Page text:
Brutus takes his own life

With a heavy heart, Brutus battles again the next day. He loses and commits suicide by running on his own sword, which is held by a soldier named Strato.

The play ends with a tribute to Brutus by Antony, who proclaims that Brutus has remained “the noblest Roman of them all” because he was the only conspirator who acted, in his mind, for the good of Rome. There is then a small hint at the friction between Mark Antony and Octavius which characterizes another of Shakespeare’s Roman plays, Antony and Cleopatra.

Caesar and Brutus

Critics of Shakespeare’s play Julius Caesar differ greatly on their views of Caesar and Brutus. Many have debated whether Caesar or Brutus is the protagonist of the play, because of the title character’s death in Act 3, Scene 1.

The logic and philosophies of Caesar and Brutus have even been compared, for Caesar is deemed an intuitive philosopher who is always right when he goes with his instinct. Brutus is portrayed as a man similar to Caesar, but whose passions lead him to the wrong reasoning, which he realizes in the end.

It has been acknowledged that some critics have tried to cast Caesar as the protagonist, but that ultimately Brutus is the driving force in the play and is therefore the tragic hero. Brutus attempts to put the Res Publica Romana (Roman Republic) over his personal relationship with Caesar and kills him.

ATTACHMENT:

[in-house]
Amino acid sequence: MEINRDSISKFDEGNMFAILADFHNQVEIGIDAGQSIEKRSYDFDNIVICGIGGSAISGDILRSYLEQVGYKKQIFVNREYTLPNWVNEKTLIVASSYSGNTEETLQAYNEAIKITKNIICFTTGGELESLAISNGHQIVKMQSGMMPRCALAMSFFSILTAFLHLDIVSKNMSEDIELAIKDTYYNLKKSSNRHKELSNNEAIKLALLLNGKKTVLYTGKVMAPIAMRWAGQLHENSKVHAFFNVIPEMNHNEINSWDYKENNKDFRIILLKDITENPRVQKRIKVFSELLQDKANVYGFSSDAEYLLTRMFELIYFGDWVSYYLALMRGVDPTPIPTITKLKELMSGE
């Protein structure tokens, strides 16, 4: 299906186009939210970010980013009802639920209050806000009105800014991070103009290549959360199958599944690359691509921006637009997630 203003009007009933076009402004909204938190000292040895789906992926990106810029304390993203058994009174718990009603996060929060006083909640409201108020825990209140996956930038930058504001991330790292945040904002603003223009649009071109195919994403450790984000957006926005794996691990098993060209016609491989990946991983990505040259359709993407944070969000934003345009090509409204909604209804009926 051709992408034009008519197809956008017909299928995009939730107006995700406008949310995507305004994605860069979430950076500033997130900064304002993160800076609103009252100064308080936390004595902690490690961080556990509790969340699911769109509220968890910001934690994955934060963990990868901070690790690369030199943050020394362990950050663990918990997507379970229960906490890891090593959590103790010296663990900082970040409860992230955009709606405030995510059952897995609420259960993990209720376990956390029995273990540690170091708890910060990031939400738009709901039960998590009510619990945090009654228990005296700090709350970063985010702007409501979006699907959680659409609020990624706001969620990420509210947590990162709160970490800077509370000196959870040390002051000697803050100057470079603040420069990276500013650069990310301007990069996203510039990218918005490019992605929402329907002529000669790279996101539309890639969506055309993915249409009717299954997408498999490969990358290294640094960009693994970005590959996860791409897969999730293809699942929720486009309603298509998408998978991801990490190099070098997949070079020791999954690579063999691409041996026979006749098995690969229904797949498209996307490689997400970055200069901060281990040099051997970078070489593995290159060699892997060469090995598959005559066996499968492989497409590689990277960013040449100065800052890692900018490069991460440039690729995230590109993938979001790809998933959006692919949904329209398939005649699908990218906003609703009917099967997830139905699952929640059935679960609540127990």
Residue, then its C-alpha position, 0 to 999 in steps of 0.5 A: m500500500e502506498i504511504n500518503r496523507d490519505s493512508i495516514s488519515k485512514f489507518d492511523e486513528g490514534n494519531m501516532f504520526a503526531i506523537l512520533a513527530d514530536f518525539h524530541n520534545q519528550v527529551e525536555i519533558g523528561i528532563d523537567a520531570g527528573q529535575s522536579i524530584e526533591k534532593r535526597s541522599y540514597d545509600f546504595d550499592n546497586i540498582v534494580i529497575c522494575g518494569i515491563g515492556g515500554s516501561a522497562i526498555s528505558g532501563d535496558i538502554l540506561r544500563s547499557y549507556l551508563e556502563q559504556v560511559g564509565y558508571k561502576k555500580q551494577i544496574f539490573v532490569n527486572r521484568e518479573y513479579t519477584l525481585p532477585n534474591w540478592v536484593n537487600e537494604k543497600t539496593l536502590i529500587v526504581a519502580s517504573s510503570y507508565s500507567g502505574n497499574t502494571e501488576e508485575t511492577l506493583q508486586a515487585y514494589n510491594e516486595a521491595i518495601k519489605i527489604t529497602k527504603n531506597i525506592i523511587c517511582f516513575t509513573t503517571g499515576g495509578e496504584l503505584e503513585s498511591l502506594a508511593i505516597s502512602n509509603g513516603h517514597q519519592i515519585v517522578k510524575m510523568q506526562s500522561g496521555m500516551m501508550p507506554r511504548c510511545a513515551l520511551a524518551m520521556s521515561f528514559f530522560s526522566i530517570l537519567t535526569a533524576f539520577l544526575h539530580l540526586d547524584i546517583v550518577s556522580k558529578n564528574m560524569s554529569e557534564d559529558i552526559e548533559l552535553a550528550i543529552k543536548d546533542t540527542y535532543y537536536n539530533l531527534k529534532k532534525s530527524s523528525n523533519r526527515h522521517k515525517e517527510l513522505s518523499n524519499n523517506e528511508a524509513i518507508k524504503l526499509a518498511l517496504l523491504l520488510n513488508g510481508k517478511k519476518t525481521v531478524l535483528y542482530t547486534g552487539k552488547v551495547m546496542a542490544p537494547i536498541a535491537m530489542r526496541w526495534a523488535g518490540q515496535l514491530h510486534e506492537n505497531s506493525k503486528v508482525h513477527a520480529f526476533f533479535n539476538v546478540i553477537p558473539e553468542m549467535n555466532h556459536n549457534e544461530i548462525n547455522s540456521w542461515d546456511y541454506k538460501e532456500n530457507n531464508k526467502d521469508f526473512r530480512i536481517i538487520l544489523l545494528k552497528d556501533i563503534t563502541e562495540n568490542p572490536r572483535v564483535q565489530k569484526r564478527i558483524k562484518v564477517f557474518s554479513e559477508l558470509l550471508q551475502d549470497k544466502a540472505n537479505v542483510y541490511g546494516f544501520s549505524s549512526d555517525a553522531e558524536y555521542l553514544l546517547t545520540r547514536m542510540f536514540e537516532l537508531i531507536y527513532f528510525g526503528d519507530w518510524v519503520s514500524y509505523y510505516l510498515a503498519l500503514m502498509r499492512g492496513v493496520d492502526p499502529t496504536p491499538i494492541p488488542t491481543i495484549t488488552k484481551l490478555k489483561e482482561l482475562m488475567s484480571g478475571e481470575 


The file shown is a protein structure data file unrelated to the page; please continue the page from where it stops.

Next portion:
Did Brutus truly help kill Caesar due to his love of Rome?

He acts on his passions, does not gather enough evidence to make reasonable decisions, and is manipulated by Cassius and the other conspirators. Instead of saving the Republic, Brutus makes the political mistakes that ultimately bring down the Republic that his ancestors created.

Caesar compares himself to the Northern Star, and perhaps it would be foolish not to consider him as the character around whom the entire story turns. Intertwined in this debate is a smattering of philosophical and psychological ideologies on republicanism and monarchism.

The Northern Star himself, Gaius Julius Caesar.

It has also been written that the play reflects the general anxiety of Elizabethan England over succession of leadership. At the time of its creation and initial performance, Queen Elizabeth, a strong ruler, was elderly and had refused to name a successor, leading to worries that a civil war similar to that of Rome might break out after her death.

We hope you have enjoyed today’s journey. With so many variations of Julius Caesar that are available, there really is no losing in this game.

Till next time, Don’t Stop Rome-ing!



Evans, G. Blakemore. The Riverside Shakespeare. Houghton Mifflin Co, 1974.

Shakespeare, William. Arthur Humphreys, ed. Julius SYSR. Oxford University Press, 1999. ISBN 0-19-283606-4.

Taylor, Myron. “Shakespeare’s Julius Caesar and the Irony of History”. Shakespeare Quarterly Vol. 24, No. 3, 1973.

Wells, Stanley and Dobson, Michael eds. The Oxford Companion to Shakespeare. Oxford University Press, 2001.

Wills, Garry. Rome and Rhetoric: Shakespeare’s Julius Caesar. Yale University Press, 2011.

No Fear Shakespeare – Includes the play line by line with interpretation.

Julius Caesar – The British Library

Julius Caesar – from Project Gutenberg